When we look back at The Beatles’ story, it seems to be leading up to the inevitable peak of Sgt. Pepper. Yet it wasn’t just modesty that led Lennon, in 1963, to comment that ‘We’ll be lucky if we last three months’. Nobody had ever been this big or had such a free hand with their career, but by mid-1964 they were at the point where most artists who’ve enjoyed huge, dramatic success go into decline. In America they were still a novelty but the British audience could easily have tired of them (compare with their stablemates Gerry and the Pacemakers, who faded as the year wore on). There was no template for what The Beatles were doing and no clue where to go next. Before them, artists sometimes switched genres (such as Dean Martin’s country albums, released under the brilliant moniker of Dean ‘Tex’ Martin), but was there anyone who really developed over the course of a career? I’m not sure, I don’t know enough about 1950s music – but it does seem like most artists turned up, did their thing, and when people got bored of it they bought something else instead.

Elvis Presley evidently considered that the best way to keep his music career afloat was to make it a spin-off of his rubbish movies. With his interest in production, Buddy Holly might have bucked the trend but his death rendered his career a brief, thrilling zenith, like so many of his contemporaries. Today, it’s generally accepted that credible musicians try to develop, avoid repeating themselves and, where possible, innovate. That’s partly a model adopted from other creative disciplines and it’s partly a response to pop’s desire for novelty, but it’s also become the model because it’s what The Beatles did.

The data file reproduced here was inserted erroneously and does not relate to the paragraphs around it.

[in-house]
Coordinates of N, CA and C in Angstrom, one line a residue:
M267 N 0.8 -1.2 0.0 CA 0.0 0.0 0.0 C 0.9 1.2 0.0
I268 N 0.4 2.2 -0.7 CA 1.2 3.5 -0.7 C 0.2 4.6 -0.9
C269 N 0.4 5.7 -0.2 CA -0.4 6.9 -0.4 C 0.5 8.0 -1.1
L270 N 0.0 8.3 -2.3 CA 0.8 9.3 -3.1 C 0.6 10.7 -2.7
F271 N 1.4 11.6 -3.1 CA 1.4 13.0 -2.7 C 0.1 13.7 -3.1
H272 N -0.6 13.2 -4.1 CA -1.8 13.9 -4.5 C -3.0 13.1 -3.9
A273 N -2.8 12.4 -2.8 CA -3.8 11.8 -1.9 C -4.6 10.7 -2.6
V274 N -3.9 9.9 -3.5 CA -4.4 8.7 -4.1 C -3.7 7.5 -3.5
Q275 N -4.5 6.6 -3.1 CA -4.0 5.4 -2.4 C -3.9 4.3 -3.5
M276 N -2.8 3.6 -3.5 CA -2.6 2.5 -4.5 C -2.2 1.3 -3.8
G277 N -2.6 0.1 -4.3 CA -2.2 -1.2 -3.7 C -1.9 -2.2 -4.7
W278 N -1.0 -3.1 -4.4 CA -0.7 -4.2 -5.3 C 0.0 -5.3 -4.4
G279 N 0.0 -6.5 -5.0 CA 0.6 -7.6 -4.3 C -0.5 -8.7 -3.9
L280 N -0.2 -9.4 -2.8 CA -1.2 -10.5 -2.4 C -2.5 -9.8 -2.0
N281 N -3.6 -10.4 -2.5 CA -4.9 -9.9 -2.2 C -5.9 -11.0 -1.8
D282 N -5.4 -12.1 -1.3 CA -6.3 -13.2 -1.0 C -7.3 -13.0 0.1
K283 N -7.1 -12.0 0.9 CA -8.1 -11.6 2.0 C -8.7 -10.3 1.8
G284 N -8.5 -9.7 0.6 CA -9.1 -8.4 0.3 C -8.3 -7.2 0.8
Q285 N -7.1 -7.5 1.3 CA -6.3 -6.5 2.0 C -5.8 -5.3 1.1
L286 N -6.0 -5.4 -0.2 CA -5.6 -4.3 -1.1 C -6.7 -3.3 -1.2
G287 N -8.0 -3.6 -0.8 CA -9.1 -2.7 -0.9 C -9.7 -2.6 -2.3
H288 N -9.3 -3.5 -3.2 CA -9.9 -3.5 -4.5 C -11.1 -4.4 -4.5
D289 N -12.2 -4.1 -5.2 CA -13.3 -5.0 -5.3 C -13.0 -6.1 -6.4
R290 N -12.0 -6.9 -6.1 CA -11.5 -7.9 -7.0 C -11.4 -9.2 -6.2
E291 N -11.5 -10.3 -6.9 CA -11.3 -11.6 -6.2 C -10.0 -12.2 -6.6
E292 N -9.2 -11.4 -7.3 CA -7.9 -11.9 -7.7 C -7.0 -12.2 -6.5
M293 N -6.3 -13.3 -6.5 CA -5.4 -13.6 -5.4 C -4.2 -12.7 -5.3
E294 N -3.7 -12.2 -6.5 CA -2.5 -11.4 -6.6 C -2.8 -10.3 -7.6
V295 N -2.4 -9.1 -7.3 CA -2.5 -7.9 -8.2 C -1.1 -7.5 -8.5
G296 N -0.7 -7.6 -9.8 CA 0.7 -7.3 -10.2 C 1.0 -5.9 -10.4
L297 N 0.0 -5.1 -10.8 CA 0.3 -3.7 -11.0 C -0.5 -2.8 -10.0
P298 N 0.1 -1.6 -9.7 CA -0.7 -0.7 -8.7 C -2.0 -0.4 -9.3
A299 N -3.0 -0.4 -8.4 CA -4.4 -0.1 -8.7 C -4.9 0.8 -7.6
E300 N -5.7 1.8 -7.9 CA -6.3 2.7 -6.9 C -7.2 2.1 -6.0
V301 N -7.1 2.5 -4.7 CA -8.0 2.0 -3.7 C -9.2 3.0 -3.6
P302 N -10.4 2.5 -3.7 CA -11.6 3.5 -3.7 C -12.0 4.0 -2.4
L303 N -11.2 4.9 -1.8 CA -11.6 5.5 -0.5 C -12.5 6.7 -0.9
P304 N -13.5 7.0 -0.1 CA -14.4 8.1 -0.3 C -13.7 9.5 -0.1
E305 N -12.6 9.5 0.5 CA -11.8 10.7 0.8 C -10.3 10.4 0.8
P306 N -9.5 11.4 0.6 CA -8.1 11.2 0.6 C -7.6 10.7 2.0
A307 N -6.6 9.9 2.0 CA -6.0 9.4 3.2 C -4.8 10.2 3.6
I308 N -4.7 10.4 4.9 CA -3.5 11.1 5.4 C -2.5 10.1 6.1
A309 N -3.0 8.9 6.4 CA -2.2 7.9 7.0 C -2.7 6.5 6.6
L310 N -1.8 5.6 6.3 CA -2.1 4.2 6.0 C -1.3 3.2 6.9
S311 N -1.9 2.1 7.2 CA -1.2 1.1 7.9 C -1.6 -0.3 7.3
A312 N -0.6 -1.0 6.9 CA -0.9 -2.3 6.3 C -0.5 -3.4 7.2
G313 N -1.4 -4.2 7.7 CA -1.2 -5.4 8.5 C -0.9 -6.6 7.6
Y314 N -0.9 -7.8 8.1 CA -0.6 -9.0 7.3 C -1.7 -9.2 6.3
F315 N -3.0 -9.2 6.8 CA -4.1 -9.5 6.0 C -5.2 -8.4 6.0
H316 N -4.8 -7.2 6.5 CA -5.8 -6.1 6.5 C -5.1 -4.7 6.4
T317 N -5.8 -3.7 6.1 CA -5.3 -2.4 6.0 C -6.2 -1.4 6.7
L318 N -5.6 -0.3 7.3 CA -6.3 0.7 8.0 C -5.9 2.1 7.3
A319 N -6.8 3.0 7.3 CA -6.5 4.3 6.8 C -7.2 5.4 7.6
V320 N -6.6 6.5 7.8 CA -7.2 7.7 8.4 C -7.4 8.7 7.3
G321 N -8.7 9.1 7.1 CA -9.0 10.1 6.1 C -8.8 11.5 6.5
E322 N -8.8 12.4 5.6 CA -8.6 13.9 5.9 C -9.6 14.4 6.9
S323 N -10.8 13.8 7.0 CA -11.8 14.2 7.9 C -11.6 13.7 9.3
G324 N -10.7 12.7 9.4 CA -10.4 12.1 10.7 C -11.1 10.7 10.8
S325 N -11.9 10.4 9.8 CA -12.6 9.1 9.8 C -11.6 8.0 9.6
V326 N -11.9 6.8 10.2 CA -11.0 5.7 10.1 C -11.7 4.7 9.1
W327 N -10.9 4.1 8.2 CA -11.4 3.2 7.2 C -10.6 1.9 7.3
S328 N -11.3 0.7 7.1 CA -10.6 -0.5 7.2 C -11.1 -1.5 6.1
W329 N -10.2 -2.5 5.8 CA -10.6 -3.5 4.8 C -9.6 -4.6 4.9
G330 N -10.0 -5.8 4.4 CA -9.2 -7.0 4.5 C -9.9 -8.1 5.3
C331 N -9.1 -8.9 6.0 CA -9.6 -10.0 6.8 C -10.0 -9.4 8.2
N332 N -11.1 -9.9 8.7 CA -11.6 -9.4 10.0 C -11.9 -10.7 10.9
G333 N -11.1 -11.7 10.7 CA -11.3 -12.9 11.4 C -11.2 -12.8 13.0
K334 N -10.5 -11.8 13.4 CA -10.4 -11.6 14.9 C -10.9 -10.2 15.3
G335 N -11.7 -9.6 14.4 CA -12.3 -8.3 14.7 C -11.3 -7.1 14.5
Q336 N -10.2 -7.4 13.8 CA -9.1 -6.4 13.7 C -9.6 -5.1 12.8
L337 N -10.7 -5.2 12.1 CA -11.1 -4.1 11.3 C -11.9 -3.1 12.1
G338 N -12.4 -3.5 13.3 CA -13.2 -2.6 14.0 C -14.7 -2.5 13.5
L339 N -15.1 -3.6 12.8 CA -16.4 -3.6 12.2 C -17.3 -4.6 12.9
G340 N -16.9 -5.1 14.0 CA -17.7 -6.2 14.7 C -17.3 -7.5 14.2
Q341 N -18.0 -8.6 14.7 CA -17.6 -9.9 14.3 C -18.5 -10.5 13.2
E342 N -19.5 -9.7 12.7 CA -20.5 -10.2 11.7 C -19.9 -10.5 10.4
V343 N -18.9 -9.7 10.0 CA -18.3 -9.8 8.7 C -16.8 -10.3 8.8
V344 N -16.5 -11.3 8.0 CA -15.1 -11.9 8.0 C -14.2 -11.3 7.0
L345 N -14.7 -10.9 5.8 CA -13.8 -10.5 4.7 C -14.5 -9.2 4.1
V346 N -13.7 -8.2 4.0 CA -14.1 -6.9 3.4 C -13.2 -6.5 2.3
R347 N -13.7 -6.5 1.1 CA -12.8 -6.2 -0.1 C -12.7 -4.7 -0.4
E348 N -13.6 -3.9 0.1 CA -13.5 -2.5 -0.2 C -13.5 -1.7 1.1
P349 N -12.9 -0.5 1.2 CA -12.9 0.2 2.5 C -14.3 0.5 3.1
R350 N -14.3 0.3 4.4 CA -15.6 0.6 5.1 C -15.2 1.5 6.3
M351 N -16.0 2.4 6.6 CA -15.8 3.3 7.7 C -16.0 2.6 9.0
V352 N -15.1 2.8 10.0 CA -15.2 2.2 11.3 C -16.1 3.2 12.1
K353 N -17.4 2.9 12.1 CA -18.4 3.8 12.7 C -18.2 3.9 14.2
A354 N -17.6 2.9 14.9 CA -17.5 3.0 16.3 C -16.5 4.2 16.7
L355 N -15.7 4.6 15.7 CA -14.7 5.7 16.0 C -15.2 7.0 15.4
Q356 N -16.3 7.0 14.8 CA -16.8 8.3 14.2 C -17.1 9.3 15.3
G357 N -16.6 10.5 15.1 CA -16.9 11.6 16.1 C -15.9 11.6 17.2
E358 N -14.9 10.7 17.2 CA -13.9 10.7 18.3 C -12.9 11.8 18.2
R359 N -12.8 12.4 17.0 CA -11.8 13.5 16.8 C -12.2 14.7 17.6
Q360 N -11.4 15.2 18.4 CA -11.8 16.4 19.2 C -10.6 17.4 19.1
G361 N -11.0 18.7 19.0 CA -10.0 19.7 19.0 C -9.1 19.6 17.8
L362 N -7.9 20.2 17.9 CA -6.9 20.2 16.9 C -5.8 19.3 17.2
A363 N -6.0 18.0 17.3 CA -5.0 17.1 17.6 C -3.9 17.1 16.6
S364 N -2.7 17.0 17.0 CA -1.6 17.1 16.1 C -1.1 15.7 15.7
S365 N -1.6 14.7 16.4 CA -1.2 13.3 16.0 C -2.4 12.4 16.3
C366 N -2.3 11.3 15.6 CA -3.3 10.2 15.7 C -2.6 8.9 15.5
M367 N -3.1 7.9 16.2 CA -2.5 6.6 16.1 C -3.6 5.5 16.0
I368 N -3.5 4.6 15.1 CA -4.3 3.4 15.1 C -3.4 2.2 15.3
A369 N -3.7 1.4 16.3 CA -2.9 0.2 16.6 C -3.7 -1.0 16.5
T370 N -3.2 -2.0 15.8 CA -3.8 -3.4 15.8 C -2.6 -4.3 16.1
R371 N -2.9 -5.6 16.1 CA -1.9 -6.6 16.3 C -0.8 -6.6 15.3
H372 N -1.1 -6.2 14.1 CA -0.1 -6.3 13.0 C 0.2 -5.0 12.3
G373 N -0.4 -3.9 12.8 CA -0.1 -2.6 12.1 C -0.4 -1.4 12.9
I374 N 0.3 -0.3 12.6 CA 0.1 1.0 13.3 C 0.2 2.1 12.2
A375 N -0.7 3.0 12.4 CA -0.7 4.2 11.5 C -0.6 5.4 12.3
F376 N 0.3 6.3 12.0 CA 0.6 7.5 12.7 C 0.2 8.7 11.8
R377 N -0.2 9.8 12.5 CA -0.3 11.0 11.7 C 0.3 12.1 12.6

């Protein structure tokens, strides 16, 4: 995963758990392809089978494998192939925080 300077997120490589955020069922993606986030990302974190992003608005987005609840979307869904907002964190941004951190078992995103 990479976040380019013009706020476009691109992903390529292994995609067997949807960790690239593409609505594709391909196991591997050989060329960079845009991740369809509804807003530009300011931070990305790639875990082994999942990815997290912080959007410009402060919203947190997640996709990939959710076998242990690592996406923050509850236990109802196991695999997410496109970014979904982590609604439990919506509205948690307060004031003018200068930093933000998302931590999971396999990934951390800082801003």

Which brings us to Beatles For Sale. Often downplayed as a relatively weak album churned out by a tired group, I think it’s actually one of their most important records. Heard from the perspective of the first three, this is the first time they throw their audience a curveball and the audience had to decide whether to stick with them or drop them for something else. I think it’s the first time since the start of their recording career that they add new influences to their sound; the mix of rock’n’roll, R’n’B, country, American pop and soul had been in place since their debut, but here we see the first (admittedly superficial) fruits of their obsession with Bob Dylan. We also see their first, tentative production experiments.

What this might have meant to their audience at that time isn’t clear, and almost certainly nobody guessed where they would take it next, since The Beatles themselves probably didn’t know: they were probably just trying to keep things interesting for themselves. I’m sure listeners some took it for a decline or simply an unwelcome departure, and decided this was as far as they went with The Beatles. Probably few but the most ardent fans would have counted this as their favourite Beatles album up to this point. But it would be interesting to know if it won them any new fans.

Beatles For Sale was the last ‘proper’ Beatles album I owned a copy of (discounting Anthologies, compilations etc, and also Yellow Submarine which I didn’t own until I bought the recent boxset, but was deeply familiar with on account of having been obsessed with the film when I was 17) and I wasn’t expecting much from it. Yet it’s ended up being one I return to surprisingly often, partly because I’ve heard it fewer times than the others, but partly because – unlike A Hard Day’s Night – it feels like the beginning of the Beatles I love. Track-for-track it’s a weaker record than its predecessor, but I love it for its shonky eclecticism, its sense of The Beatles drifting in uncharted waters, and the way that it restores a little bit of thrilling uncertainty to the group’s often-repeated story: listening to this, you can hear that it might all have gone wrong.